Back in February, I predicted that Asian energy companies would steal the spotlight from their European counterparts this year in the ongoing amazing shale race. That's pretty much what's happened as the year has progressed. The particulars have diverged a bit, though, so let's have a look.

I tapped Korea's national oil company, KNOC, as a likely participant. It turned out to be KNOC compatriot Korea Gas Corp. (Kogas) that has stepped up to the shale plate. Kogas is the world's largest importer of liquefied natural gas, so, duh. The firm cut a deal with Canadian gas giant Encana (NYSE: ECA) earlier this year to earn into three British Columbia shale gas assets. Kogas has a large offtake agreement in place for the future Kitimat LNG project in British Columbia co-owned by Apache (NYSE: APA) and EOG Resources (NYSE: EOG), so the Korean gas king has a keen interest in seeing production ramp up in the area.

Another firm I highlighted as a likely shale gas entrant was India's ONGC. Again, I got the country right, but picked the wrong powerhouse.

Reliance Industries, India's largest company, has turned out to be far more active on the shale front. As I noted in a July article focused on Encana's growth spurt, Reliance arranged joint ventures with both Pioneer Natural Resources (NYSE: PXD) and Atlas Energy (Nasdaq: ATLS) earlier this year. In August, a third JV followed, with Carrizo Oil & Gas (Nasdaq: CRZO) in the Marcellus shale. Now, Reliance is rumored to be courting Chesapeake Energy (NYSE: CHK) as a partner in the Eagle Ford play down in southern Texas.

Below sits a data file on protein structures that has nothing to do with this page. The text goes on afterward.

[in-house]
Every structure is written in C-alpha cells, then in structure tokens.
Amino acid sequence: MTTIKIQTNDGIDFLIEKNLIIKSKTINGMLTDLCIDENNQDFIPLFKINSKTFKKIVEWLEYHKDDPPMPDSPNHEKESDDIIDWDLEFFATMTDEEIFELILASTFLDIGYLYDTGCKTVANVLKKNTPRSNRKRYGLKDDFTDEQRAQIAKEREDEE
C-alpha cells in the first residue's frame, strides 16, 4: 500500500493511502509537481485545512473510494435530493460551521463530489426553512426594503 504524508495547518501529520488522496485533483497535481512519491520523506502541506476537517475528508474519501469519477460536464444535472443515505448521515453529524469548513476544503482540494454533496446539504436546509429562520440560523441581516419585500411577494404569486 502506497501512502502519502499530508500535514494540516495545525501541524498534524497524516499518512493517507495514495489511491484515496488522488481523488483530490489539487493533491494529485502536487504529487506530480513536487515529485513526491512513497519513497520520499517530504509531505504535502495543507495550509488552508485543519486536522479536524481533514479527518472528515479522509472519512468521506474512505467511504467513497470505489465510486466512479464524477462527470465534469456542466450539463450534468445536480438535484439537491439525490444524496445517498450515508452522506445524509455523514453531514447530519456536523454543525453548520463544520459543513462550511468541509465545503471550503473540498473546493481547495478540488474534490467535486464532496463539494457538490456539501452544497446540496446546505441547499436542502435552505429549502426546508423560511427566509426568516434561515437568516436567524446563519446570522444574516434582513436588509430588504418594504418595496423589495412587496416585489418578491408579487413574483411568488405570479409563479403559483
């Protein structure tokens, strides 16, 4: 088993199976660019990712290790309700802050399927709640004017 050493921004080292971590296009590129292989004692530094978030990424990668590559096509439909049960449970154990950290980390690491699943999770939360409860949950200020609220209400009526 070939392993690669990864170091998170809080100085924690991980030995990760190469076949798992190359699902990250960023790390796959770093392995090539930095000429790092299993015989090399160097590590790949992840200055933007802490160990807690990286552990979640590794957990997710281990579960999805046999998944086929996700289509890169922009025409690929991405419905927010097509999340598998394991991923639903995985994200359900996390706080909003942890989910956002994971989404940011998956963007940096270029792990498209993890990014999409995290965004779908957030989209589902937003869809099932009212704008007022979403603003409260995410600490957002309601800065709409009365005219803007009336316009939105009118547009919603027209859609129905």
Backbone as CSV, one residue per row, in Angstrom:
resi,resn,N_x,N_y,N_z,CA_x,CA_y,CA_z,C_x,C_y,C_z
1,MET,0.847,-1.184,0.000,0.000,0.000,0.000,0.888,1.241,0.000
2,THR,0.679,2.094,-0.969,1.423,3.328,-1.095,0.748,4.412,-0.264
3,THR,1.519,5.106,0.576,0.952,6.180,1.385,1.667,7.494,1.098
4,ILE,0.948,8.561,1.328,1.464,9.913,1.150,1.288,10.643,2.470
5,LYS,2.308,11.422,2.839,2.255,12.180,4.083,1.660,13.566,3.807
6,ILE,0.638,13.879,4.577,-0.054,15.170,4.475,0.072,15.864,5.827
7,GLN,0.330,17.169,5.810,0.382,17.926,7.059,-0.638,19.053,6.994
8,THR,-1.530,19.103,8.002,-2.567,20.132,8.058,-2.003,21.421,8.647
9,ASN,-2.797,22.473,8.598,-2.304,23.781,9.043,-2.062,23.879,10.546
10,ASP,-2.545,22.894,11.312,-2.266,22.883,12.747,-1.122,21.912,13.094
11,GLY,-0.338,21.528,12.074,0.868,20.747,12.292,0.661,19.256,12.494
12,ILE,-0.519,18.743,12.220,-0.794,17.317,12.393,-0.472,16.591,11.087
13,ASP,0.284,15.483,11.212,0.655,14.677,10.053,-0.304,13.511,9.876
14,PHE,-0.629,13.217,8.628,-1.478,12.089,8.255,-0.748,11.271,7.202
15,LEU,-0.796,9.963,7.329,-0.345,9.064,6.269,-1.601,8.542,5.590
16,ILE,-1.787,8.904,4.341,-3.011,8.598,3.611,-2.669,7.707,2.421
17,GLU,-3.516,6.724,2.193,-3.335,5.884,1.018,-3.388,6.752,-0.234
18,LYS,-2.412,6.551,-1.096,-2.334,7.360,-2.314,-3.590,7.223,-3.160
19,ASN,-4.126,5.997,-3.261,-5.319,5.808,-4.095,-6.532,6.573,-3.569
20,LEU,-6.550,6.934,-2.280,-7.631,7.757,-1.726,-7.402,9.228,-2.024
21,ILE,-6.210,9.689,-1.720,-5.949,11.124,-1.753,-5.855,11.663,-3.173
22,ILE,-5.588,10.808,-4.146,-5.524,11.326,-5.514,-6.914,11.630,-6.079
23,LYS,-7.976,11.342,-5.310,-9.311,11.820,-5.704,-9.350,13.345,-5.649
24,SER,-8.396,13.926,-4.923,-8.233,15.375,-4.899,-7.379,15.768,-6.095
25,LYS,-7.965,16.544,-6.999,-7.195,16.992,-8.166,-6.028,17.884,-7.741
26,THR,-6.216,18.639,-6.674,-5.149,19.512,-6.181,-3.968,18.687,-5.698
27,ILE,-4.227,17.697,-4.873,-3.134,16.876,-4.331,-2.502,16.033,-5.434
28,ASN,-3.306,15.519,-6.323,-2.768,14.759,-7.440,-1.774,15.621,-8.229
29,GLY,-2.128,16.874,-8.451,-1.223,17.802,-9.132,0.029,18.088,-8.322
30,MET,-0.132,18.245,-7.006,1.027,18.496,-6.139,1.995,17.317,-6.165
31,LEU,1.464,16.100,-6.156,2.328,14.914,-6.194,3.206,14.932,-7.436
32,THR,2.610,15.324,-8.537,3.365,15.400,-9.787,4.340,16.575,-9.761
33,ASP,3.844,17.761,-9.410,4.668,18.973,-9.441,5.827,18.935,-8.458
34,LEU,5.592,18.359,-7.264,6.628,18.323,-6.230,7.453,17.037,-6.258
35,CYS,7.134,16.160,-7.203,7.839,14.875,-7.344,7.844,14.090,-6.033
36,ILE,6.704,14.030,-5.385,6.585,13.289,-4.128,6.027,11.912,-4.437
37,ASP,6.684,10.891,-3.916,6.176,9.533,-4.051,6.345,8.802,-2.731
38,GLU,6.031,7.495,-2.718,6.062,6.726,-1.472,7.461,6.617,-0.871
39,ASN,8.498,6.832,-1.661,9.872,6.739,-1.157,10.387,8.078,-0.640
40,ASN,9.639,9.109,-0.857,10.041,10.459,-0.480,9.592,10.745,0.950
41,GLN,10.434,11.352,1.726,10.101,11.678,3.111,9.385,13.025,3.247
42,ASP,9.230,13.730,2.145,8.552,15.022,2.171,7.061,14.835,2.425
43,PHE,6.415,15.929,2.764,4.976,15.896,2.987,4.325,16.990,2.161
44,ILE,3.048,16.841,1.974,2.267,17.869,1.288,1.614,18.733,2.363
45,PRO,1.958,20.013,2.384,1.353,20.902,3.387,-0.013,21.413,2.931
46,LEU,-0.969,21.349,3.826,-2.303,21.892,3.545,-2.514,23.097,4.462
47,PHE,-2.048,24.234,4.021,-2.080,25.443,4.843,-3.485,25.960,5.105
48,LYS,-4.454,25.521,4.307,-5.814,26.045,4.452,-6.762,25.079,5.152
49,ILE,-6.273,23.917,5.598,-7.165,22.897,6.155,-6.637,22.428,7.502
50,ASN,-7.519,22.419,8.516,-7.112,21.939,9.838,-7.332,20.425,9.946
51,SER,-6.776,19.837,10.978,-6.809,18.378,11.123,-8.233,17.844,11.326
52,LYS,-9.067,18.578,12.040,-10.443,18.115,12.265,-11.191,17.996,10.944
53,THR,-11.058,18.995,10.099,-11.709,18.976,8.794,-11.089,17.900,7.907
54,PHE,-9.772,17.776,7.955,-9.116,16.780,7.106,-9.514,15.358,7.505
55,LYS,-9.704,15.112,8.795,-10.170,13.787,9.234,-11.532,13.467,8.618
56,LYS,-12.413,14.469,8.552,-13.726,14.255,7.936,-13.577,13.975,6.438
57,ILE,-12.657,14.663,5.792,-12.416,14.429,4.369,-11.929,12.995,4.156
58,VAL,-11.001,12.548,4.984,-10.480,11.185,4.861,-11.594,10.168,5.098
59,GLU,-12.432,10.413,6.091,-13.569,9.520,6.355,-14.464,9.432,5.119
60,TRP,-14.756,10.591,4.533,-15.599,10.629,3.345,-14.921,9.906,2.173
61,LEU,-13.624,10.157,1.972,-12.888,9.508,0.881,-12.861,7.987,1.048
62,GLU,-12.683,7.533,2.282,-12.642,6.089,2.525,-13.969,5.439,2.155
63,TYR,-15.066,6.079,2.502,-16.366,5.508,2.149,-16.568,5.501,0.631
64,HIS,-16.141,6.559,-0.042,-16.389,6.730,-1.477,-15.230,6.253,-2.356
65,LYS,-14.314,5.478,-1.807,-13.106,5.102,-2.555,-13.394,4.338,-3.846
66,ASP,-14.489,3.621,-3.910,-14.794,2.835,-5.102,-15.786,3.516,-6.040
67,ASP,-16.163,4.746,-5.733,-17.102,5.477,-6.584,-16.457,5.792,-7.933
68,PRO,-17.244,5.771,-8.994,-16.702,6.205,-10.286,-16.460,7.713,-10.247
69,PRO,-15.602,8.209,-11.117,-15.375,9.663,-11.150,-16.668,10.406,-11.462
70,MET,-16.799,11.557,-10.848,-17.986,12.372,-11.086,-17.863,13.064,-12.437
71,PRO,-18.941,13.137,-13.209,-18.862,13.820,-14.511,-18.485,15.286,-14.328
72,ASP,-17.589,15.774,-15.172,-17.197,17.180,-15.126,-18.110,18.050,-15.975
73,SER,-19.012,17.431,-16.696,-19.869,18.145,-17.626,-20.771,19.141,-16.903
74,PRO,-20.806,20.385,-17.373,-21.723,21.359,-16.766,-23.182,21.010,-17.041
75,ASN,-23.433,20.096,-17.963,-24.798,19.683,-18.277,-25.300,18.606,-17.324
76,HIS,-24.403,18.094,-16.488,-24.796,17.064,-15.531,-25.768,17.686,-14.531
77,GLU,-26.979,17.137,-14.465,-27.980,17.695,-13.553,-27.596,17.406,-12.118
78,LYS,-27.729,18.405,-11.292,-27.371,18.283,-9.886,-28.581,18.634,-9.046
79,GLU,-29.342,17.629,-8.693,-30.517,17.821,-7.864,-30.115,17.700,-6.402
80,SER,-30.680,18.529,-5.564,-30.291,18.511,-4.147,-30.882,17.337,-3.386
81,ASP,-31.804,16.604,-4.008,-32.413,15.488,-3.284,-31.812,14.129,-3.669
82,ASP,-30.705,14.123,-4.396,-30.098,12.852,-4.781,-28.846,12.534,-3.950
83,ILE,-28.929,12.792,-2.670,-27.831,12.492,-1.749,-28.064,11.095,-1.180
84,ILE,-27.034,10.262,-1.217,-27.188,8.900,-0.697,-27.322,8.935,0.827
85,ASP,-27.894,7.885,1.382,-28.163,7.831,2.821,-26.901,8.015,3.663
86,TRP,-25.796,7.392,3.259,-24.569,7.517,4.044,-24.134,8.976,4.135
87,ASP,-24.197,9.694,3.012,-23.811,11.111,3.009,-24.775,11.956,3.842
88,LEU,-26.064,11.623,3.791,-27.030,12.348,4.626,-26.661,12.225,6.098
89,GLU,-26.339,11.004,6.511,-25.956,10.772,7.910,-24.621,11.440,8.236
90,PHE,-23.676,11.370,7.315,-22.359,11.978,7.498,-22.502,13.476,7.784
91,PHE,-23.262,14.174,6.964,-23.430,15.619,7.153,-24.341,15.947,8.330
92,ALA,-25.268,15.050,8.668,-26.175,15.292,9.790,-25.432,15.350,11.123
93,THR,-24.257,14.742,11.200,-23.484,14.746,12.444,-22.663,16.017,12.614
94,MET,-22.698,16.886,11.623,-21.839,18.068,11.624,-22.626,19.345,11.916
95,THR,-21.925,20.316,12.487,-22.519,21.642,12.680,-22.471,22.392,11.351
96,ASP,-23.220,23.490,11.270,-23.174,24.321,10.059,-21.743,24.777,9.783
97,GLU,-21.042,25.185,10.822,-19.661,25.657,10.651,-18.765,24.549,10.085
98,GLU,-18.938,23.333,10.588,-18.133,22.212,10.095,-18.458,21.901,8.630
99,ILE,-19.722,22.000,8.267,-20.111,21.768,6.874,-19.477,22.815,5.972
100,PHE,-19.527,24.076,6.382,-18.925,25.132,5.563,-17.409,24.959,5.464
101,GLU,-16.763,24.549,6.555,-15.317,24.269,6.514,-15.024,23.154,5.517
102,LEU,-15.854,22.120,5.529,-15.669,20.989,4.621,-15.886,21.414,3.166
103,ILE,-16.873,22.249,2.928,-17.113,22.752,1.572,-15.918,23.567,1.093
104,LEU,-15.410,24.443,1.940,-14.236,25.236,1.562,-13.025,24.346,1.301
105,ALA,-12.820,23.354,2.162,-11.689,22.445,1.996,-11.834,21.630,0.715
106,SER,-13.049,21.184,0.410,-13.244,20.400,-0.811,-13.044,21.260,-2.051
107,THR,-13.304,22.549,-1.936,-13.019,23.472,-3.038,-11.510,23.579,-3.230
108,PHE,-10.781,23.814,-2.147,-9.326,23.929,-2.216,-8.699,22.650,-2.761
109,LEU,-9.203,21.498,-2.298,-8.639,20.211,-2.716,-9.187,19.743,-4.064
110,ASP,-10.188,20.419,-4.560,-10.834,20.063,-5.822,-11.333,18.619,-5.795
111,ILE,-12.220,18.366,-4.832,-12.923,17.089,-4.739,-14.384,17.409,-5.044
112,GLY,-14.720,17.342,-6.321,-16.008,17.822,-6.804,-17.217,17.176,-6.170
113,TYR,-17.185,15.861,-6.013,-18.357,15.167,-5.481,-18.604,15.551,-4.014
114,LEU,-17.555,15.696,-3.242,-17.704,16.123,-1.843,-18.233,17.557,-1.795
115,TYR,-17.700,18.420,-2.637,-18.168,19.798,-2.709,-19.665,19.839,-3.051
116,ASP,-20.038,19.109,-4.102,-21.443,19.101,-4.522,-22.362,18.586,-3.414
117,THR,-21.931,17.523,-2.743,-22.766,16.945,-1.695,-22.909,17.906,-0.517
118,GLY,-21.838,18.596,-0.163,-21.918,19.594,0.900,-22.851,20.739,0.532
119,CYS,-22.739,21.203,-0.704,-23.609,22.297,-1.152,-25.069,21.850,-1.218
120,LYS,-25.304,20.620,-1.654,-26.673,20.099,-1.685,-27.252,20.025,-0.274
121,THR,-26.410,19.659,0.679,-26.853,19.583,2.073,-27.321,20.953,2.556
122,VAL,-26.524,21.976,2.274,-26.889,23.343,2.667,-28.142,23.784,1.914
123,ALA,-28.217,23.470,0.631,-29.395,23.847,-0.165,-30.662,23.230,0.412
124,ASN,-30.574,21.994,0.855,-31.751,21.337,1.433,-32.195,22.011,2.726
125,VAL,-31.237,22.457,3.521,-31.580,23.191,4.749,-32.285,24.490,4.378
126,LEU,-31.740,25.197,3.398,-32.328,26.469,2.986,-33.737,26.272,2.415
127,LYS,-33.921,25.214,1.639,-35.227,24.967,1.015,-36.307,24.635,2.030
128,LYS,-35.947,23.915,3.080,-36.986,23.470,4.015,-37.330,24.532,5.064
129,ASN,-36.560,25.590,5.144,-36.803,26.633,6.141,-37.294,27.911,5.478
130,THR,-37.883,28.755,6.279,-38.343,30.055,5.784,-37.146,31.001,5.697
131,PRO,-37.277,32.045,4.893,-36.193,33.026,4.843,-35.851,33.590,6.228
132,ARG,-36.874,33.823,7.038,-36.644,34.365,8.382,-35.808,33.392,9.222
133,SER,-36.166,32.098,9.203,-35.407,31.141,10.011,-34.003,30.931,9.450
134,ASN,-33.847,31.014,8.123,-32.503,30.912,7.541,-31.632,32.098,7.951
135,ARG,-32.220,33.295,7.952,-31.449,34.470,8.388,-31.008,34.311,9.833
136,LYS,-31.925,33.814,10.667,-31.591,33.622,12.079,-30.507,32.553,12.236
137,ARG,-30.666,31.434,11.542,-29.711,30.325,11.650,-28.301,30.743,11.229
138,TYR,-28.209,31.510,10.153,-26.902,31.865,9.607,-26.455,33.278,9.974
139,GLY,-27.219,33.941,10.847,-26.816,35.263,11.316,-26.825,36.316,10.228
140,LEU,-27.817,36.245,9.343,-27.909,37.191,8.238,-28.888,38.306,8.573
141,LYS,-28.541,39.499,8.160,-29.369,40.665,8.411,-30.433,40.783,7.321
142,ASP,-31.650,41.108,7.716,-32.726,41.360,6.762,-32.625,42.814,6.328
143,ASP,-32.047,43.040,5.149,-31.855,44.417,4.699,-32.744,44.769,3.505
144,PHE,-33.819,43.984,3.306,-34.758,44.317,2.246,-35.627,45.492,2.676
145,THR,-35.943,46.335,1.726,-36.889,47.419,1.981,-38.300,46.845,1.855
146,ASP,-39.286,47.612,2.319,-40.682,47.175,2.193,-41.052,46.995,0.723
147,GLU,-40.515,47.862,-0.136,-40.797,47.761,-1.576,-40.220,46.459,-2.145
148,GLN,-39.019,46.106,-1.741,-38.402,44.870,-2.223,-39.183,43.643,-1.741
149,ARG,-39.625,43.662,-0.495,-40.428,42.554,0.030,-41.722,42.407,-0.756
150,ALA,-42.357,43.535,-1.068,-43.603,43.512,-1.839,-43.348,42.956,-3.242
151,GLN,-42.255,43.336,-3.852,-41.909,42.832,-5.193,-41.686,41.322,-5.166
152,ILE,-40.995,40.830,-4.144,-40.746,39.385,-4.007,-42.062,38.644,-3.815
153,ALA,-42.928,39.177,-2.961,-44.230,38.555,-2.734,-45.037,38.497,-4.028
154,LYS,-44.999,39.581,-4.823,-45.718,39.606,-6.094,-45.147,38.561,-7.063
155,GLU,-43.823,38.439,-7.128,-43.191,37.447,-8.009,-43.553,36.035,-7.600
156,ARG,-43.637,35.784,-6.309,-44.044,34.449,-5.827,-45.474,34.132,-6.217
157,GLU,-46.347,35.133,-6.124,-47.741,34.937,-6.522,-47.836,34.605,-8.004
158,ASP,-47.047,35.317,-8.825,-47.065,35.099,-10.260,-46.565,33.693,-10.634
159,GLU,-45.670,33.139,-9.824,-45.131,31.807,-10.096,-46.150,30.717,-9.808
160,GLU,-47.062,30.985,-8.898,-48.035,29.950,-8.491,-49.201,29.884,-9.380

This would be a great score for Chesapeake, but what's good for the firm may not be great for the North American natural gas industry as a whole. Every time a deep-pocketed investor steps in to fund one of these massive shale plays, the amount of gas supply that's impervious to short-term price declines increases. A key mechanism keeping production growth in check when prices decline is thus kept from functioning. That greatly hurts the marginal producer.

Fortunately, there are gas-focused E&Ps out there that are profitable at today's depressed prices. You'd best stick with them.

Chesapeake Energy is a Motley Fool Inside Value pick. Try any of our Foolish newsletter services free for 30 days.

Fool contributor Toby Shute doesn't have a position in any company mentioned. Check out his CAPS profileor follow his articles using Twitteror RSS. True to its name, The Motley Fool is made up of a motley assortment of writers and analysts, each with a unique perspective; sometimes we agree, sometimes we disagree, but we all believe in the power of learning from each other through our Foolish community. The Motley Fool has a disclosure policy.